BOISE, Idaho — State Rep. Raul Labrador defeated Vaughn Ward in western Idaho's 1st Congressional District and punched his ticket to face incumbent Democrat Walt Minnick in November.
"My friends, the key to our renewal is liberty," Labrador told a cheering crowd at GOP headquarters in Garden City shortly before 1 a.m. Wednesday. "The answer to Obamaism is liberty."
Ward, a Marine reservist and a first-time candidate, had a 6-to-1 money edge and the backing of the Idaho and national GOP hierarchy. Ward was a commanding presence on TV, while Labrador ran only a smattering of radio spots in the final two weeks. Both are from Eagle.
The House race grabbed national attention in the final days after Palin, the 2008 GOP vice presidential candidate, came to Boise Friday to rally for Ward, who was the Nevada state director of the McCain-Palin campaign.
Labrador told the Idaho Statesman that the secret to his win was his consistent conservative message: "I didn't just say it. I've always acted the same way."
Ward's missteps — including plagiarizing other candidates' websites, misusing pictures of himself in uniform, and calling Puerto Rico a country — raised questions about his fitness as a candidate.
The contest came with a backdrop of voter anger fueling the tea party movement, with strong support in Idaho. Tea Party Boise backed Labrador, but the movement's biggest celebrity, Sarah Palin, campaigned for Ward.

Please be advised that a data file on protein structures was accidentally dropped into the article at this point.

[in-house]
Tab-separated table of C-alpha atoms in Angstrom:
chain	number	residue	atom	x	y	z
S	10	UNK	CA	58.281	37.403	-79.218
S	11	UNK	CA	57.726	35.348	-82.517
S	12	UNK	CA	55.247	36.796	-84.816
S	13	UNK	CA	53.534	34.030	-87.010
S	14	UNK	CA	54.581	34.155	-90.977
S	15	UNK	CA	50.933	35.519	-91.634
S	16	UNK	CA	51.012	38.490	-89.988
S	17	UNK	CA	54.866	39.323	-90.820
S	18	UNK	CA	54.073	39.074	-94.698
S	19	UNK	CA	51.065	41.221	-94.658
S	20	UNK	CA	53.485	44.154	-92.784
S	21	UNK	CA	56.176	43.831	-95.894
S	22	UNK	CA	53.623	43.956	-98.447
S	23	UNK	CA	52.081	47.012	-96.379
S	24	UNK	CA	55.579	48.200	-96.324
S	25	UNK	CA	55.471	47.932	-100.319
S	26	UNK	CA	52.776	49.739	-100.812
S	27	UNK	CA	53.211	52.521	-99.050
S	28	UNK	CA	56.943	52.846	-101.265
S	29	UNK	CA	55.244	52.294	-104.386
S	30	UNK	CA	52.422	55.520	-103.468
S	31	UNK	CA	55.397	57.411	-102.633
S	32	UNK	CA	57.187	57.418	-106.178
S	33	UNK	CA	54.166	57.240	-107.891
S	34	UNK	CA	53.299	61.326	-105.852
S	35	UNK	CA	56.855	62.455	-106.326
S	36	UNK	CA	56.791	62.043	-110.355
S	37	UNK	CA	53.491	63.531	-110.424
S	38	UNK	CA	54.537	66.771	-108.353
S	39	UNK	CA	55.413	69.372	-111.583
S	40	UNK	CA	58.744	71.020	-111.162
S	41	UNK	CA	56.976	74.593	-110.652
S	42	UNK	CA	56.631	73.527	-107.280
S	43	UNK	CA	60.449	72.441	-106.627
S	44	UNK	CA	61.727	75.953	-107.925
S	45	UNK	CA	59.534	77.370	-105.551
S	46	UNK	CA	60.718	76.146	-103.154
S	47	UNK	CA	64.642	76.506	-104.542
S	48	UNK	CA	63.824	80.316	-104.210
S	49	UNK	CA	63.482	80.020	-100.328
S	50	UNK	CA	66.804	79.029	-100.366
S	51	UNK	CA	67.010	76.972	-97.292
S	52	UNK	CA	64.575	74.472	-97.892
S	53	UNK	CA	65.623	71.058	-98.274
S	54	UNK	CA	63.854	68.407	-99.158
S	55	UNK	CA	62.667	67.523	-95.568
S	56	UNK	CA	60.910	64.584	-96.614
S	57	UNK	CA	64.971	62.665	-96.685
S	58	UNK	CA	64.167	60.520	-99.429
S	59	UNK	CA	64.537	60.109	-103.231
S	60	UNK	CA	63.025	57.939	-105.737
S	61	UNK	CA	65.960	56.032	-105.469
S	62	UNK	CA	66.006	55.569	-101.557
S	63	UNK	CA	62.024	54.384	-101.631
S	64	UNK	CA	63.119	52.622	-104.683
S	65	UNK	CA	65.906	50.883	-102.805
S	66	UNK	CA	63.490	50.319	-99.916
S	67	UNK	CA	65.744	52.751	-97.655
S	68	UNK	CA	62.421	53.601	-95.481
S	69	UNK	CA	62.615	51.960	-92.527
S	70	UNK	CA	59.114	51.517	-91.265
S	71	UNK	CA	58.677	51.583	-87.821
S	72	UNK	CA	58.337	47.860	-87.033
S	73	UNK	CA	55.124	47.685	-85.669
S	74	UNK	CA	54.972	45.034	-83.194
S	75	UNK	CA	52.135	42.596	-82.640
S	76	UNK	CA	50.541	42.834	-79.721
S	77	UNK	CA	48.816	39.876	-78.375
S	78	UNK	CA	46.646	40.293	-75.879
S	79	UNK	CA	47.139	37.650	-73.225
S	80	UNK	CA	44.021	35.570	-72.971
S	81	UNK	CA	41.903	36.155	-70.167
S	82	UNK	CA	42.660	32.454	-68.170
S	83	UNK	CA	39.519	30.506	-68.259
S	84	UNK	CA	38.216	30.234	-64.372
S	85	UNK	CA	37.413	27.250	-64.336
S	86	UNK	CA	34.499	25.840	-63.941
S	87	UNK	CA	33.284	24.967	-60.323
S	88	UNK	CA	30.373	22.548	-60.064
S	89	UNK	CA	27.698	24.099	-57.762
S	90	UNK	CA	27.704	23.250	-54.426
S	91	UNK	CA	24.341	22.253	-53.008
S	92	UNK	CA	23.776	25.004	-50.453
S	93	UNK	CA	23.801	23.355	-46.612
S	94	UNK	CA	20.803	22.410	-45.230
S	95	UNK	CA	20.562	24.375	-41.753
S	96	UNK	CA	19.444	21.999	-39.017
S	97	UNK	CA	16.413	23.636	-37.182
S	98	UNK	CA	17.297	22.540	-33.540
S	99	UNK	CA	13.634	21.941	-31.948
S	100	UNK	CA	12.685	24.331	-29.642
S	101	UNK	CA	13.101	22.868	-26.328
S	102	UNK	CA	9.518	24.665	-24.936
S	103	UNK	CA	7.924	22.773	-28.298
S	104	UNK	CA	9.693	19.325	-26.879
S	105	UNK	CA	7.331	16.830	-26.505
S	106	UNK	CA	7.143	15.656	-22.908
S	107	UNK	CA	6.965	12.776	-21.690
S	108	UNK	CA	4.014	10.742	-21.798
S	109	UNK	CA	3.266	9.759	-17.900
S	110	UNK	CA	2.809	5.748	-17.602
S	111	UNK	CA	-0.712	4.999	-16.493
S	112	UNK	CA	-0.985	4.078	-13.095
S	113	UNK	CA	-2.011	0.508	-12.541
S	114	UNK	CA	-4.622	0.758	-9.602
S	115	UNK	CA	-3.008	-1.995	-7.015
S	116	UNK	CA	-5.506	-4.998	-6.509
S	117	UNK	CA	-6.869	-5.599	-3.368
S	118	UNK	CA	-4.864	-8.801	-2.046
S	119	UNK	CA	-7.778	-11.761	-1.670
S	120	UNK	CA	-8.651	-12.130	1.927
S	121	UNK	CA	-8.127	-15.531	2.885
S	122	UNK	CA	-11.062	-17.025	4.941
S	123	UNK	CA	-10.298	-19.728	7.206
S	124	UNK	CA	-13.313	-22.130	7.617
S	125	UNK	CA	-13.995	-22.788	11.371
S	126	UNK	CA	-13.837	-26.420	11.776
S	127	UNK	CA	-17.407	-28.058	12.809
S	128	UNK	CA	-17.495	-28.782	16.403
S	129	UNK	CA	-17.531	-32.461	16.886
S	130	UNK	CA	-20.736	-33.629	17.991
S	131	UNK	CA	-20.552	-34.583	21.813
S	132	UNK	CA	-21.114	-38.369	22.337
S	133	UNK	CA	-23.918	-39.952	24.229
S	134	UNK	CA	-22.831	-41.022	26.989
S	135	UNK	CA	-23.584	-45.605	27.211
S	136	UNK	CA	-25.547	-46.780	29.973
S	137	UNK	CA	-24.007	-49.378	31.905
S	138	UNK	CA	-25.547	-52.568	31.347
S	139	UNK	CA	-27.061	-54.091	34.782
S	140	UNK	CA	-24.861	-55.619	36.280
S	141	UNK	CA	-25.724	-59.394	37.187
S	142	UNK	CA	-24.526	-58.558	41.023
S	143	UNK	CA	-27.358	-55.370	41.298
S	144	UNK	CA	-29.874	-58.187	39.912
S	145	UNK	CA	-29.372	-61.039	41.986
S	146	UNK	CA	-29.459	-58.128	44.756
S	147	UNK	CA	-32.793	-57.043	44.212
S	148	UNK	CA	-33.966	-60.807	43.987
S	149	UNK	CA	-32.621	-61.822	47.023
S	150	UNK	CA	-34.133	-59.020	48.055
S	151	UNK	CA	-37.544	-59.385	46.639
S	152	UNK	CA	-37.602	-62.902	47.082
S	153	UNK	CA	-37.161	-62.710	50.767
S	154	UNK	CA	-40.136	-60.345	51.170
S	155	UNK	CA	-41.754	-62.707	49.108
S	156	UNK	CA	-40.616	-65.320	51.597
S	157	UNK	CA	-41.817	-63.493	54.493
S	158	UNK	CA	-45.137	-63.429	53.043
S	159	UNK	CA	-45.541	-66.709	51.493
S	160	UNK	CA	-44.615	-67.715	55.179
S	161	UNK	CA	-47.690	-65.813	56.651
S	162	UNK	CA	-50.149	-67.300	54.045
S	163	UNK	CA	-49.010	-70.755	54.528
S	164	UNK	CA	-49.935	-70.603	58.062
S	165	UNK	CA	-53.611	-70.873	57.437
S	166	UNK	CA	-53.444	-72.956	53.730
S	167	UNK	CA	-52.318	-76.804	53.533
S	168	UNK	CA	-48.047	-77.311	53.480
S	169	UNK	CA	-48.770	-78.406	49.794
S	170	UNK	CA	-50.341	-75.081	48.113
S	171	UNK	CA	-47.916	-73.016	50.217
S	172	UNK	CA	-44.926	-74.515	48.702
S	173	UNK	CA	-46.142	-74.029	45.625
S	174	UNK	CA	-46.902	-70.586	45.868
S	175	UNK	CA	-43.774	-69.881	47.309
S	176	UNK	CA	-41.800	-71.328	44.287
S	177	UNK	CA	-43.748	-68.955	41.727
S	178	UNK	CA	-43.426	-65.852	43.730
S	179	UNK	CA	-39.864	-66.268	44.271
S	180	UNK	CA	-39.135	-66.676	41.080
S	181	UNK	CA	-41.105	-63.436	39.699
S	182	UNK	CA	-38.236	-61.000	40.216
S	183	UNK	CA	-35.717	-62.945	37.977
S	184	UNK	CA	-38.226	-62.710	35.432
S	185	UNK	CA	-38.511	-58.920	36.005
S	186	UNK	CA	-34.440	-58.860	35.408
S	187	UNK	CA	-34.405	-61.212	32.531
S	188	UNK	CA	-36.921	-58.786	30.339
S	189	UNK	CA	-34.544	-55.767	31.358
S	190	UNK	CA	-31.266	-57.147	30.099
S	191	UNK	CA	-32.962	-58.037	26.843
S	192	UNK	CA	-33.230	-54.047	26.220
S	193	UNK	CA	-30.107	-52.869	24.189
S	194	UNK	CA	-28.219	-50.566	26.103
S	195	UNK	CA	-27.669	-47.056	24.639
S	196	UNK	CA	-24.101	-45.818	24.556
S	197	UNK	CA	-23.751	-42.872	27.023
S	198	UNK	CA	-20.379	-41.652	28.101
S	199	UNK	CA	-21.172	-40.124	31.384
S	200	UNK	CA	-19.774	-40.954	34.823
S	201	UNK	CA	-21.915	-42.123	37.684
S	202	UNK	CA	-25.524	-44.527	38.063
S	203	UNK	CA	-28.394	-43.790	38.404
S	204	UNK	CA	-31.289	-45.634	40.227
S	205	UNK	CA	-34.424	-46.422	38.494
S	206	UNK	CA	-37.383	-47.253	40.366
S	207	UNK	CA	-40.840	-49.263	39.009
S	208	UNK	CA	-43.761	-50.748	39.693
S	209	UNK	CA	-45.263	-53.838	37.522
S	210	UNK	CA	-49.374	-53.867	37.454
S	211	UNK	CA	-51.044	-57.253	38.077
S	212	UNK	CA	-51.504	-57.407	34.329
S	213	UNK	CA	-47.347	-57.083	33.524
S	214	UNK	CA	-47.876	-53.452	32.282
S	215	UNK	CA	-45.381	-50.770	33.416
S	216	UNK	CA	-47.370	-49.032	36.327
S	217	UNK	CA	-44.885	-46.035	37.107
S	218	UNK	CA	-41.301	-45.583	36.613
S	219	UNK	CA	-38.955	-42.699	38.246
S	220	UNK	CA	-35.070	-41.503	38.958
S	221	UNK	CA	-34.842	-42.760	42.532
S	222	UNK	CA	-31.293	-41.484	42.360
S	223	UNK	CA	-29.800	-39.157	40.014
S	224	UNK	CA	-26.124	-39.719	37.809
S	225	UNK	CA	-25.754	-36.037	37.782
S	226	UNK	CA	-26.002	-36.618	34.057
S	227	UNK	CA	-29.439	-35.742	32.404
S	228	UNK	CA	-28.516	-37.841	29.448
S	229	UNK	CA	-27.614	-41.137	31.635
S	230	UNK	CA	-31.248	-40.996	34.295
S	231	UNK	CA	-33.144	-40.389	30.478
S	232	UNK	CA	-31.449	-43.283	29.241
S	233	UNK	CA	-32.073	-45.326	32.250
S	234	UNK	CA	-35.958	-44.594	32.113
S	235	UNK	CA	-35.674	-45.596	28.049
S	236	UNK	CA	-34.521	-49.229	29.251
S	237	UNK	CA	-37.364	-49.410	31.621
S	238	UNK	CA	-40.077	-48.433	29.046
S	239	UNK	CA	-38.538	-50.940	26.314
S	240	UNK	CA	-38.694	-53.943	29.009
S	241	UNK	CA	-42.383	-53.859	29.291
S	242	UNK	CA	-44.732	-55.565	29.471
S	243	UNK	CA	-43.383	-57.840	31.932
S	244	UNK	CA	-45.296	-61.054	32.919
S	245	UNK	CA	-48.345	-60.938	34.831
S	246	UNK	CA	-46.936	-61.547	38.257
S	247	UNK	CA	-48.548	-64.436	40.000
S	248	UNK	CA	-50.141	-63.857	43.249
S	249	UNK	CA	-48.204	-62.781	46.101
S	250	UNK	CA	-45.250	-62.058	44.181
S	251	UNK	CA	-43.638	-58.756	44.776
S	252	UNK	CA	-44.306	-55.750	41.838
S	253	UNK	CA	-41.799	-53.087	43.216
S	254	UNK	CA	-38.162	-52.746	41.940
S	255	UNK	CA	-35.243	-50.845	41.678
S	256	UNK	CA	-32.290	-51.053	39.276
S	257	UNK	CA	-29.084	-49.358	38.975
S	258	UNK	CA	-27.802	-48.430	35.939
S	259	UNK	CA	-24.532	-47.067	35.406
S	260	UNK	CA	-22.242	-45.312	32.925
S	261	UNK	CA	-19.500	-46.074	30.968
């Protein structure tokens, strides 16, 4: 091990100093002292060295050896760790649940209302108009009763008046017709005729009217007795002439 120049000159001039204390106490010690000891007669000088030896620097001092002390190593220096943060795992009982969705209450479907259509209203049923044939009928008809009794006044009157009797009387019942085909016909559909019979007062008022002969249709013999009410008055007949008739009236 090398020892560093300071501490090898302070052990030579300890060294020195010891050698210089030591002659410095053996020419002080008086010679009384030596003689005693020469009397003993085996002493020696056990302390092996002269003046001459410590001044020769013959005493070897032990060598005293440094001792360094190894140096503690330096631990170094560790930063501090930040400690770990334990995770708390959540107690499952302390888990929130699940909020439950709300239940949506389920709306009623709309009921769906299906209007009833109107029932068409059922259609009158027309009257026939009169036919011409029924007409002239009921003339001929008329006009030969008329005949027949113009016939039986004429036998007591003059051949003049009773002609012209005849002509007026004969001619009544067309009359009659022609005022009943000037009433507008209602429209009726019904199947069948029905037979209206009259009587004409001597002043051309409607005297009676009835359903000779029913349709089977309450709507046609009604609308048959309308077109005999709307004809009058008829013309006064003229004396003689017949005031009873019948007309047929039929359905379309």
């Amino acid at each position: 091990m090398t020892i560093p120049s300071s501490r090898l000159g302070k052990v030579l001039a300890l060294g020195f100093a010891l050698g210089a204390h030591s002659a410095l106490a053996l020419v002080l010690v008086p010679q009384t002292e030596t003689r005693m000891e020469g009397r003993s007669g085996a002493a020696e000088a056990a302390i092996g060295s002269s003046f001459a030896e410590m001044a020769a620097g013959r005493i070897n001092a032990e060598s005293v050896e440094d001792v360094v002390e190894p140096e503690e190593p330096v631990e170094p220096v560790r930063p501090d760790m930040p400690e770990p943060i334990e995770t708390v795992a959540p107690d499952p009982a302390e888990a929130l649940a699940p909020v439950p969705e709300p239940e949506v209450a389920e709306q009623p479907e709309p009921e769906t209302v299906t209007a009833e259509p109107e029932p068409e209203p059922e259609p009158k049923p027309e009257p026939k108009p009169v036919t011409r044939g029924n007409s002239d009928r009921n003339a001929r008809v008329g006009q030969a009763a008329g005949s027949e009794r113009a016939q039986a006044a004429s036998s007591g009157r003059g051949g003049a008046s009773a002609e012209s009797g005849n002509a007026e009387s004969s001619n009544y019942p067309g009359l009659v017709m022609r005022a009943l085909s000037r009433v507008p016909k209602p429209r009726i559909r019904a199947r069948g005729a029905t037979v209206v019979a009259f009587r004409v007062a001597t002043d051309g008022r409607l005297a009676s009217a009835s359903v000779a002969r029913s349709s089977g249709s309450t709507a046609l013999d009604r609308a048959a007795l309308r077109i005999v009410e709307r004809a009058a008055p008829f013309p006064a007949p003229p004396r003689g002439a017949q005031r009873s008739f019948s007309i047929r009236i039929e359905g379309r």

"Basically I don't like the direction the country's going," said Stephanie Clark, 43, a computer lab editor from Boise. "It's bigger government, bigger deficits, and we're straying from the Constitution."
Turnout appeared light for a primary with few races on the Democratic ballot and with only onemajor statewide contest — the nonpartisan race for Supreme Court.
As Election Day broke, voters received computer-generated phone calls with a message from Palin calling Ward a hero.
Dave Benson, 44, of Middleton, said he knew little about Ward or Labrador, but the Palin visit was decisive: "Palin loves the guy, so he can't be all bad."
Palin's help, however, cut both ways. Janice Aagaard, 67, of Boise, said she finally decided against Ward for two reasons: He still owns a house in Virginia and rents in Eagle, and she dislikes Palin.
"I'm not a fan of Sarah's, so once she hooked up with Ward and the fact he doesn't have a permanent home here, I couldn't vote for him," said Aagaard, a retired administrative manager.
Ward's stumbles were an issue for Robert Cutler, pastor of Christ Lutheran Church in Meridian. He calls Palin "my hero," but said Ward's apparent borrowing of rhetoric from President Obama for a key speech troubles him.
"I plagiarize a lot," said Cutler, 57. "I figure God wants me to plagiarize the Scriptures. But it matters who you're plagiarizing from."
Read more of this story at IdahoStatesman.com